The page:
Does patenting increase the private incentives to innovate? A microeconometric analysis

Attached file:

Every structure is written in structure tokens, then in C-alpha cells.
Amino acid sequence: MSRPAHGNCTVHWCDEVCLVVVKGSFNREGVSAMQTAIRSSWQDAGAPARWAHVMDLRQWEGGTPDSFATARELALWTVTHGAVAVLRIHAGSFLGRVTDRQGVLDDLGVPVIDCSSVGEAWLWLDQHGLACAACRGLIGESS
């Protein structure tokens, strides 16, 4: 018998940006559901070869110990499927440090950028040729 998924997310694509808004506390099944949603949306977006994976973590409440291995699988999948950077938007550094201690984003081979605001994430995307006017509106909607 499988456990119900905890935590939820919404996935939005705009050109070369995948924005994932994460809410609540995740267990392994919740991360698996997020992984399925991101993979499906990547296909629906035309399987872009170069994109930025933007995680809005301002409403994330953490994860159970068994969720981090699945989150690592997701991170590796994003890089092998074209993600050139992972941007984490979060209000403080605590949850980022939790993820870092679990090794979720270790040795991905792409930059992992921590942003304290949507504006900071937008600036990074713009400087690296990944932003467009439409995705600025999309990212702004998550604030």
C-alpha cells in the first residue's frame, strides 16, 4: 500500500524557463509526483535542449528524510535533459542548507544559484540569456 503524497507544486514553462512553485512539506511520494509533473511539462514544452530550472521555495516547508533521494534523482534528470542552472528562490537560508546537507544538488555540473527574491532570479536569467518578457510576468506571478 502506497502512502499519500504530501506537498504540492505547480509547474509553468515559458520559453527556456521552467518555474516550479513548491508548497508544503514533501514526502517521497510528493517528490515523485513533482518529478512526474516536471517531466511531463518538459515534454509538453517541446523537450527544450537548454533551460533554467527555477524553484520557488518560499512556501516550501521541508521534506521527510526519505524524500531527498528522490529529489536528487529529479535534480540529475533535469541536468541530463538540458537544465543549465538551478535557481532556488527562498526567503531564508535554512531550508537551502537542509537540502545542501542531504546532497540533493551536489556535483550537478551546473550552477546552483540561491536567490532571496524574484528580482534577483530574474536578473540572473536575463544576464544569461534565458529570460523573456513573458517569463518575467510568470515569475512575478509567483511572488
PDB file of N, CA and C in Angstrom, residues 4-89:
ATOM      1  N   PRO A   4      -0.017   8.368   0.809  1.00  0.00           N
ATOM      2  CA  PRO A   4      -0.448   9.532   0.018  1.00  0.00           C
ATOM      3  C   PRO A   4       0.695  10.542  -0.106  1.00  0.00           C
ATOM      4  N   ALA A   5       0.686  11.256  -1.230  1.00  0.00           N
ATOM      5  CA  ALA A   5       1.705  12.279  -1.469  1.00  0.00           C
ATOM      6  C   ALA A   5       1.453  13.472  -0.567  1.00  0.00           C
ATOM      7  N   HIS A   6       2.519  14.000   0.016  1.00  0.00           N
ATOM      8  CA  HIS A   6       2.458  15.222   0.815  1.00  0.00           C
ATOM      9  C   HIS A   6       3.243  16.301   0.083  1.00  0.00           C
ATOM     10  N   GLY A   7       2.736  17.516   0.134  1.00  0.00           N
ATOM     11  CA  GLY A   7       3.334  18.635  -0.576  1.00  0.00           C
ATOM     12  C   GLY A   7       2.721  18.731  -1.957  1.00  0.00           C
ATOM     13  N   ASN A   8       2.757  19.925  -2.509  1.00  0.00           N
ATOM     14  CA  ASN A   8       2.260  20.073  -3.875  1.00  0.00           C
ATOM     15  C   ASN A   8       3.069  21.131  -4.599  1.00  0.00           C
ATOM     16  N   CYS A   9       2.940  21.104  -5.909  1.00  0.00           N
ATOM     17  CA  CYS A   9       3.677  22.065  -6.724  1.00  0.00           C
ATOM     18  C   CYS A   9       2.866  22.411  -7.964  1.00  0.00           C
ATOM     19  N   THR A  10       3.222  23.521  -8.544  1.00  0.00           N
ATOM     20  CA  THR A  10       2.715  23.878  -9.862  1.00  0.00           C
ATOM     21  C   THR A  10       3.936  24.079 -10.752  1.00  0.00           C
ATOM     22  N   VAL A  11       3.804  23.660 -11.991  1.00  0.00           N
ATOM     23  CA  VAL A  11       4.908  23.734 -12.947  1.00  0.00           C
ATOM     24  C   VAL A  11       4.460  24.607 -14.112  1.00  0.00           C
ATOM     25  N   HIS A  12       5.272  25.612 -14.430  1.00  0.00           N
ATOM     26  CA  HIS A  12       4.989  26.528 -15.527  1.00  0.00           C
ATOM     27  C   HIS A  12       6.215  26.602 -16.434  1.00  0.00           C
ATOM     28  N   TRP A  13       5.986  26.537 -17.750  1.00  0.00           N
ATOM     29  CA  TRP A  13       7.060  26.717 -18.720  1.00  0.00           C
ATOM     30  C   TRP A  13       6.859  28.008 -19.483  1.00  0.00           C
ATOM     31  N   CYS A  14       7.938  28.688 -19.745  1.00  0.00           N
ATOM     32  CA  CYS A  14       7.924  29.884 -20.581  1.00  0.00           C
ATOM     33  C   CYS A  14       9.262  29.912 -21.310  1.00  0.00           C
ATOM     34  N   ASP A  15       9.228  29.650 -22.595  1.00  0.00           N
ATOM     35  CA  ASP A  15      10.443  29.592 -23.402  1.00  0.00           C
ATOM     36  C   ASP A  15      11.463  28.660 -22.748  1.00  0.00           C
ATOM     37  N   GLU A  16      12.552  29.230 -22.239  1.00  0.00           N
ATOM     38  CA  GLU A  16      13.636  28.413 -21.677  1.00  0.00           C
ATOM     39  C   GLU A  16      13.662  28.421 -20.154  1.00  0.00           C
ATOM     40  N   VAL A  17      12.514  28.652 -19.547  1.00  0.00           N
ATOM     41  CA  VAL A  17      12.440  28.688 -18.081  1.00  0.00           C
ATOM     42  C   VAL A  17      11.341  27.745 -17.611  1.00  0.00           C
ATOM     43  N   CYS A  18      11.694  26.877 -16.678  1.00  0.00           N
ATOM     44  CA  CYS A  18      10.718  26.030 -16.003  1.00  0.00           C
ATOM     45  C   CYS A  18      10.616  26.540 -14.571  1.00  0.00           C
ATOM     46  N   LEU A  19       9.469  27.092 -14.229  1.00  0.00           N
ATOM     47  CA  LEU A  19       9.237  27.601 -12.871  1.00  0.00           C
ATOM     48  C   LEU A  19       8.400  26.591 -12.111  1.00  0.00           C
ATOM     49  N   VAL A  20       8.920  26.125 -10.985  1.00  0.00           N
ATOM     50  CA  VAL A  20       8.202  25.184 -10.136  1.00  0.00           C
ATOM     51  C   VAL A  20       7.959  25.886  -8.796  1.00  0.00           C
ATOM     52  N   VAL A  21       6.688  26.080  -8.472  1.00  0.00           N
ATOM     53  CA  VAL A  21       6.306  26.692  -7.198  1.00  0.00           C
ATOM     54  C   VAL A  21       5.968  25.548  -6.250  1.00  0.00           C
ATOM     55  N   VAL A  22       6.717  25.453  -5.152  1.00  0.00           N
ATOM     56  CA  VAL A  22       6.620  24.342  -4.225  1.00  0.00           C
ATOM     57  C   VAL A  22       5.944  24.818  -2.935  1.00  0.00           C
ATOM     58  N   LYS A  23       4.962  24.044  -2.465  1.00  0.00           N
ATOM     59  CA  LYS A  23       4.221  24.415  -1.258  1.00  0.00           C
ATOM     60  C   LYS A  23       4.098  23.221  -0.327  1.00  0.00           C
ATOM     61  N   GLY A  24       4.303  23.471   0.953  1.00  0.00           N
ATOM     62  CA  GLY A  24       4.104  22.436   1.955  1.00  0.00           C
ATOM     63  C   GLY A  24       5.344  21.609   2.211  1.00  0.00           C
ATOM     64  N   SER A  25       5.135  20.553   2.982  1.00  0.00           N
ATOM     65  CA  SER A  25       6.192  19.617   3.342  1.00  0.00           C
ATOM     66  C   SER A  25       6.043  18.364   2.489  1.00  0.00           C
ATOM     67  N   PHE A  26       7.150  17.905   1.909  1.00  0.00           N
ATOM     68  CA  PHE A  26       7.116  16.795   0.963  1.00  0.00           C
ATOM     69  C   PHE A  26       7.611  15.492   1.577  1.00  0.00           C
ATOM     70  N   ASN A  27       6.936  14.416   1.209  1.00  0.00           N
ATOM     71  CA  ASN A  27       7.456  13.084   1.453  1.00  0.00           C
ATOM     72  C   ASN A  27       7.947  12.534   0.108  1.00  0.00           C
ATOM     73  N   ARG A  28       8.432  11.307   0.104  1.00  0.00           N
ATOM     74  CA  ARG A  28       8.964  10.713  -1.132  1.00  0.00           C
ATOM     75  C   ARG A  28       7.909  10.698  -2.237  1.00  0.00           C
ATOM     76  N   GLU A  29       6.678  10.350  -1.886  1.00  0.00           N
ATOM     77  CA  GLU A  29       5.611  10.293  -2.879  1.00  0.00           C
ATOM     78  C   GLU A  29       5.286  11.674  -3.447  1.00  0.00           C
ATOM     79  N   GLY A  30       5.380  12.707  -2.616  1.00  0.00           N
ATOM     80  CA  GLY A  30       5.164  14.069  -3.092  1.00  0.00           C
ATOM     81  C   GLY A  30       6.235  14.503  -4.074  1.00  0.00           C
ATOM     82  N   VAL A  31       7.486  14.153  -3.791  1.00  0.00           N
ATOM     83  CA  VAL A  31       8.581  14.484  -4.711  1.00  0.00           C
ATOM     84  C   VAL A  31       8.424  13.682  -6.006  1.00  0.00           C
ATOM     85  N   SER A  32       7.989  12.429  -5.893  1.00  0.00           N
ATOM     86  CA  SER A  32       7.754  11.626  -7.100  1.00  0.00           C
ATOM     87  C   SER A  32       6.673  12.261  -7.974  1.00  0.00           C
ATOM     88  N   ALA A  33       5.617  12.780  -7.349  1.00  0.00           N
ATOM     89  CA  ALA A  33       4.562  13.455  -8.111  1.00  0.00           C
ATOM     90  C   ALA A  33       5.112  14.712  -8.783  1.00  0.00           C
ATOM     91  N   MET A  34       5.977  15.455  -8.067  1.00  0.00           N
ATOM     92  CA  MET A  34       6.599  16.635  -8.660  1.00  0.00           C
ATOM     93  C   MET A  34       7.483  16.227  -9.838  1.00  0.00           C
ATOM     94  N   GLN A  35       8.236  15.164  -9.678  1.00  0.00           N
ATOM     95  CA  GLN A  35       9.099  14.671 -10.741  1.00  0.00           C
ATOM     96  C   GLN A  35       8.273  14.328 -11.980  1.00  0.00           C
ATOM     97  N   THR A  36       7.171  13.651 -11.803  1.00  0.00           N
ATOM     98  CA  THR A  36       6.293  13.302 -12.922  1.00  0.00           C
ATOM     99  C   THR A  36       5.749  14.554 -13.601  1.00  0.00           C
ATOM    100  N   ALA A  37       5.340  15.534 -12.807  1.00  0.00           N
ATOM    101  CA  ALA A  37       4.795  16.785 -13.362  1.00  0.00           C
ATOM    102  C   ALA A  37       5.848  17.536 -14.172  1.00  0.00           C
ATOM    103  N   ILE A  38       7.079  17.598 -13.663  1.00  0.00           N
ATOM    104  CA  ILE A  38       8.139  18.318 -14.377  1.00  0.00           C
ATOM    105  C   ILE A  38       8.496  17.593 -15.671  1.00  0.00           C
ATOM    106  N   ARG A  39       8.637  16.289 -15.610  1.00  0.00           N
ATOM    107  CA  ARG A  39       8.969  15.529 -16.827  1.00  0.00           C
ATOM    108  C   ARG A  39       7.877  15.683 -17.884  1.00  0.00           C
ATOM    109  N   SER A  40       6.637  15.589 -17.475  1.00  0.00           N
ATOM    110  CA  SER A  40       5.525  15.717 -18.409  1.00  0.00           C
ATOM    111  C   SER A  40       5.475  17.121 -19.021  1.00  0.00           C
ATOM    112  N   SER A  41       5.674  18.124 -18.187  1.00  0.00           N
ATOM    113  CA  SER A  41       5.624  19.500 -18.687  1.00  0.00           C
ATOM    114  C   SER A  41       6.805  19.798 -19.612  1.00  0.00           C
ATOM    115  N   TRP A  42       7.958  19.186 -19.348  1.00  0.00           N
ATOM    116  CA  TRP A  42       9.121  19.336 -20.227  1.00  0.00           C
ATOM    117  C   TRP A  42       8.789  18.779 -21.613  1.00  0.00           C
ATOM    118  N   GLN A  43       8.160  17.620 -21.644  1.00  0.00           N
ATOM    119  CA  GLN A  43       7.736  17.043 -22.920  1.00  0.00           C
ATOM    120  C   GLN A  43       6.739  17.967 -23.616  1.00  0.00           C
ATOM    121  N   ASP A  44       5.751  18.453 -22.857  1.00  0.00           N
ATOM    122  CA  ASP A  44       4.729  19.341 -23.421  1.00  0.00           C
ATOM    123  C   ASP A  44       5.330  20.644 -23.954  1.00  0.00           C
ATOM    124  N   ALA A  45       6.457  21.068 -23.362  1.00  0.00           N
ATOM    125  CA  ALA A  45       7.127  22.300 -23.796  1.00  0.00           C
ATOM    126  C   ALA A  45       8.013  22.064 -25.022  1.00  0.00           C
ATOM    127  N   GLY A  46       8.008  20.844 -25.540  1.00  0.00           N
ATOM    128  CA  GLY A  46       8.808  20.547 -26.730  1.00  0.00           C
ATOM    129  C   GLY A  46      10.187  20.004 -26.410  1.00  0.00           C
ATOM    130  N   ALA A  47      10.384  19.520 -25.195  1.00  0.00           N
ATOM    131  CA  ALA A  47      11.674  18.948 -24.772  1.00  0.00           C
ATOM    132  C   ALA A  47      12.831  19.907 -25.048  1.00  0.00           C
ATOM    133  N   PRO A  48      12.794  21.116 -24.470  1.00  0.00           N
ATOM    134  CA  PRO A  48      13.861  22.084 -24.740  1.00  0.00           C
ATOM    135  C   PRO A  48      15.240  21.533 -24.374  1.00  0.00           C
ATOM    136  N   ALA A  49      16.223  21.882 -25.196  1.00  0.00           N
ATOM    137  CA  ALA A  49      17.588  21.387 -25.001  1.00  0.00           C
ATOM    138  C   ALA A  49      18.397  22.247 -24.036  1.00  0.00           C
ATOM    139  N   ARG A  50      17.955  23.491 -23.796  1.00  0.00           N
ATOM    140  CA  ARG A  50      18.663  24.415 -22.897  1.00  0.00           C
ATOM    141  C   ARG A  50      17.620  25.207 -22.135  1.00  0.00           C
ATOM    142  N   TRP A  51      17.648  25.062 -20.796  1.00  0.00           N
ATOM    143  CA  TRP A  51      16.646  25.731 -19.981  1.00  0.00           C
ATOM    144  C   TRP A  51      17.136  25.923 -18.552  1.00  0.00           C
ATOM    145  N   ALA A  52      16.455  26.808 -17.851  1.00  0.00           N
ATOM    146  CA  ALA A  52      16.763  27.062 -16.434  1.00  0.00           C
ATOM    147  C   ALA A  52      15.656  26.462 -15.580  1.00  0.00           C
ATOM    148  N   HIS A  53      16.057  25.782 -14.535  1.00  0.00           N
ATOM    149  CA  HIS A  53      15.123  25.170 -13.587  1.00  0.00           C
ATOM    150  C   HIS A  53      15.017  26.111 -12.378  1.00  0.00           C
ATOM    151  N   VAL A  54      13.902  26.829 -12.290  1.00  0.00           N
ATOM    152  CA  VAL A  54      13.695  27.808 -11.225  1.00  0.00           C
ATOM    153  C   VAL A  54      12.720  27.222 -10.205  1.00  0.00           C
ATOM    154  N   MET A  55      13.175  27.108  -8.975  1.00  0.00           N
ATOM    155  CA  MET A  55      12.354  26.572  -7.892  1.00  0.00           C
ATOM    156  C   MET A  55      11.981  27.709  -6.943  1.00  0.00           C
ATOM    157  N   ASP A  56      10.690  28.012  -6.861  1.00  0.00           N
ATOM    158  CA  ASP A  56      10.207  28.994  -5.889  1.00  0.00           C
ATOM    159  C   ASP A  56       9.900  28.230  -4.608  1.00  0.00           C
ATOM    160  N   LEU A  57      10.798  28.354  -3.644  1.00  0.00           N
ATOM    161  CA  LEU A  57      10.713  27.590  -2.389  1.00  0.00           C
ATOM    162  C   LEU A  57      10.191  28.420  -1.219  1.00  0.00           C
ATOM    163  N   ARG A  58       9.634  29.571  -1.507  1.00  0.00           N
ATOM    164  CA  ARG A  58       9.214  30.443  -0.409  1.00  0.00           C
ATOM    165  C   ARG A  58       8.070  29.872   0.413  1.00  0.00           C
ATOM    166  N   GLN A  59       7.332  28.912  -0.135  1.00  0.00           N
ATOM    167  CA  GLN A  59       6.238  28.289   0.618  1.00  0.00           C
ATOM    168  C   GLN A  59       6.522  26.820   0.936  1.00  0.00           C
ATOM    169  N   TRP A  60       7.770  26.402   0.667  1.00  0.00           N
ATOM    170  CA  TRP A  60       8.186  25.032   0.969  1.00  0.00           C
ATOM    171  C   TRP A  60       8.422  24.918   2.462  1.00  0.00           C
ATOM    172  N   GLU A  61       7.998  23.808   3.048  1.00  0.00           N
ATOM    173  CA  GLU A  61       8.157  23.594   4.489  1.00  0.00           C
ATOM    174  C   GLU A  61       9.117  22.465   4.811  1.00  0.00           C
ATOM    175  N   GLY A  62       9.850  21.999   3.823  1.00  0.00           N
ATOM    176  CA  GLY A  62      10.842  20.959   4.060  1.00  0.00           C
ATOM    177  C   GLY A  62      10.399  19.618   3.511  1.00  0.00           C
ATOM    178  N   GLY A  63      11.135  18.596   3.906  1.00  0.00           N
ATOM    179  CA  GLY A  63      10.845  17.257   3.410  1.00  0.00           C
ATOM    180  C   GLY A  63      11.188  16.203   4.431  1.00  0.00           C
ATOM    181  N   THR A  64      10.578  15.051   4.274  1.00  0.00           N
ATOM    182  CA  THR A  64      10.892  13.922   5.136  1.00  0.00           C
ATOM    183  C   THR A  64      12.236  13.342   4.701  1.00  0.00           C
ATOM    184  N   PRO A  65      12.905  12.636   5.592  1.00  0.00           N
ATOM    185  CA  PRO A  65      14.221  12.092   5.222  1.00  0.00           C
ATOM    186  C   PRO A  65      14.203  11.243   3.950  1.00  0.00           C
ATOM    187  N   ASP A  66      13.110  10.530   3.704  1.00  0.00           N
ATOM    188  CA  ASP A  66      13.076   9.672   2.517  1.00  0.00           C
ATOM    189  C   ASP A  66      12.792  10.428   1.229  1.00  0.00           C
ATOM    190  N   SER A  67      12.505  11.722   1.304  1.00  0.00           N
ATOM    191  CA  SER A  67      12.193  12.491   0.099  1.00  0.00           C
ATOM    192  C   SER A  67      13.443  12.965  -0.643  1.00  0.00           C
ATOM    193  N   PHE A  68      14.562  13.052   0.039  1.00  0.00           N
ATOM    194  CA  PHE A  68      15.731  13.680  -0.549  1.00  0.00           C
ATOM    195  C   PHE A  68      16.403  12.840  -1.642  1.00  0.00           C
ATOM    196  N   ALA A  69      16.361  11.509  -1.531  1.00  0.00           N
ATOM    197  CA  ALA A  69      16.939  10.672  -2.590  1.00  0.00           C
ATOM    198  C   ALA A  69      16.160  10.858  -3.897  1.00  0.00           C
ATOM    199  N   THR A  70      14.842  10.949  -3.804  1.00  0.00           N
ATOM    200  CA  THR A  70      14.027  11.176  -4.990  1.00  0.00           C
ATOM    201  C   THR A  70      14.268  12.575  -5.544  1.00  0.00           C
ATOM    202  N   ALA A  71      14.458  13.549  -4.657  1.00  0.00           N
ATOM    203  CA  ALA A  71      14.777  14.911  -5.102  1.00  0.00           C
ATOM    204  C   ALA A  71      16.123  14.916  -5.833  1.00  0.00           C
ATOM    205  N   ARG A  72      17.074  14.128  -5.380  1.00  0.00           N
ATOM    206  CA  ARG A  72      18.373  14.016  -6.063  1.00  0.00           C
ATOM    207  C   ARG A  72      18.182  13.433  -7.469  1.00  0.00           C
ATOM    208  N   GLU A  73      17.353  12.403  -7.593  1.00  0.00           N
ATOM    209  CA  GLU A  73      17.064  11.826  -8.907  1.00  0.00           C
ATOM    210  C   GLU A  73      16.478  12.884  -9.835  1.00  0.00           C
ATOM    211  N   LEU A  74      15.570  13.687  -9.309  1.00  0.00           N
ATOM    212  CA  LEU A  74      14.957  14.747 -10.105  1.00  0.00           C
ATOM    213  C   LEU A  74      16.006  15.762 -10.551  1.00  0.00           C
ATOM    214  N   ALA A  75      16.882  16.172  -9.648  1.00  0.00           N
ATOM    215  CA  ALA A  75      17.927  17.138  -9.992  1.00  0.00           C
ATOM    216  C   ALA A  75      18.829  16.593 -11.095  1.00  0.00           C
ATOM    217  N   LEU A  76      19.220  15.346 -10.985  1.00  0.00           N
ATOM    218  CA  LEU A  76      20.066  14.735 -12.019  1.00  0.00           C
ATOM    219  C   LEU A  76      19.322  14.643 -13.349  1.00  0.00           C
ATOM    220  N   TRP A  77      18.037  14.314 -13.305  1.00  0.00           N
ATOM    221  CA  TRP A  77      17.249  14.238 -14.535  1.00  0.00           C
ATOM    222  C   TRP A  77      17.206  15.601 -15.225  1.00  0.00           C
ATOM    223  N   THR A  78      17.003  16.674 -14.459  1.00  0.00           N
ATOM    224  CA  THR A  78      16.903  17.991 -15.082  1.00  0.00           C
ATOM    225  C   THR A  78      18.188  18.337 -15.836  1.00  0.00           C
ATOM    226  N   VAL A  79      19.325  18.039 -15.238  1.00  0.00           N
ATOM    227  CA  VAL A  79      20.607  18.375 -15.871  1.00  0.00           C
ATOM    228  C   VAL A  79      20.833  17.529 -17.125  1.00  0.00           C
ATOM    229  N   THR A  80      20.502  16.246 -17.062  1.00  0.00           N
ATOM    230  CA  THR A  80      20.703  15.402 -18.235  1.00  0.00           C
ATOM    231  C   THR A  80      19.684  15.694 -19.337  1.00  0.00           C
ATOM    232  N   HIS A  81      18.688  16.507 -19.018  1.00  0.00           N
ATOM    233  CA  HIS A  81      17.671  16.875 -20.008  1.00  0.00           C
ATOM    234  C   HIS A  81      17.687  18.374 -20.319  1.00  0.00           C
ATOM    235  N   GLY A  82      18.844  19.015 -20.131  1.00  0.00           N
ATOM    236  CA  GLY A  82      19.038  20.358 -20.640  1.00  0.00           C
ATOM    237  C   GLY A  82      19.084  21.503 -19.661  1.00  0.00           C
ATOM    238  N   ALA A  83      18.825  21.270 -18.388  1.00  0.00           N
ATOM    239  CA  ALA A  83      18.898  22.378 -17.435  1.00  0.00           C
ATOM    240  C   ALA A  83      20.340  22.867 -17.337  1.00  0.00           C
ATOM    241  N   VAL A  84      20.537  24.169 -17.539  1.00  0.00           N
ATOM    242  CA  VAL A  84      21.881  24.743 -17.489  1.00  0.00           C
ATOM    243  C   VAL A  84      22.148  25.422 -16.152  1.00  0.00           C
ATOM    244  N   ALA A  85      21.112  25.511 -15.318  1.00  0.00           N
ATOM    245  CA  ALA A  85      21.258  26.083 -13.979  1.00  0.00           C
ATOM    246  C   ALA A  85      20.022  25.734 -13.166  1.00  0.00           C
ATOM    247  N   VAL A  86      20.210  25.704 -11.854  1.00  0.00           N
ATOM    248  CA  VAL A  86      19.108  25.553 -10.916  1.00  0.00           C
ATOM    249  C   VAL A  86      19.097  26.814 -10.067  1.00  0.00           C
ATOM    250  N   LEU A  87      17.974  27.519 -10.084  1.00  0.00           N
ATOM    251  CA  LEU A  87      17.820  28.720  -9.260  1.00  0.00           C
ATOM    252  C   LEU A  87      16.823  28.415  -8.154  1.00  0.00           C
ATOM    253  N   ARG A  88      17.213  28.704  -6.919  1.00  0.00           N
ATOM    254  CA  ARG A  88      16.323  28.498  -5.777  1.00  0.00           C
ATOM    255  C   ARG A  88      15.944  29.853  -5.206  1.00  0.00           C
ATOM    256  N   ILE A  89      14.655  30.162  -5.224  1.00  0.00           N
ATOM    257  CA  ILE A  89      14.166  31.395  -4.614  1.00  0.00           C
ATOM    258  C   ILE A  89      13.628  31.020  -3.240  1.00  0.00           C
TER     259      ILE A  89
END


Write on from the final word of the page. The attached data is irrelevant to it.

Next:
This paper examines whether patenting increases the private incentives to innovate in manufacturing. To study this issue, we build a model in which the value of an innovation depends both on the type of innovation implemented (product, process) and on the existence of a patent protection or not. We obtain a three-equation model that links the values of product and process innovations to the value of patent protection. This model and the feature of the data imply the estimation of a censored trivariate Probit model. We reach two main conclusions. First, the value of patent rights increases the incentives to innovate in products but not in processes and, conversely, the value of product innovations only – and not the one of process innovations – increases the incentives to patent. Second, we find that the distributions of product innovations and of patent values are skewed contrary to the values of process innovations. A significant share of the skewness in product values would come from the efficiency differences of intellectual property rights between the different activities.
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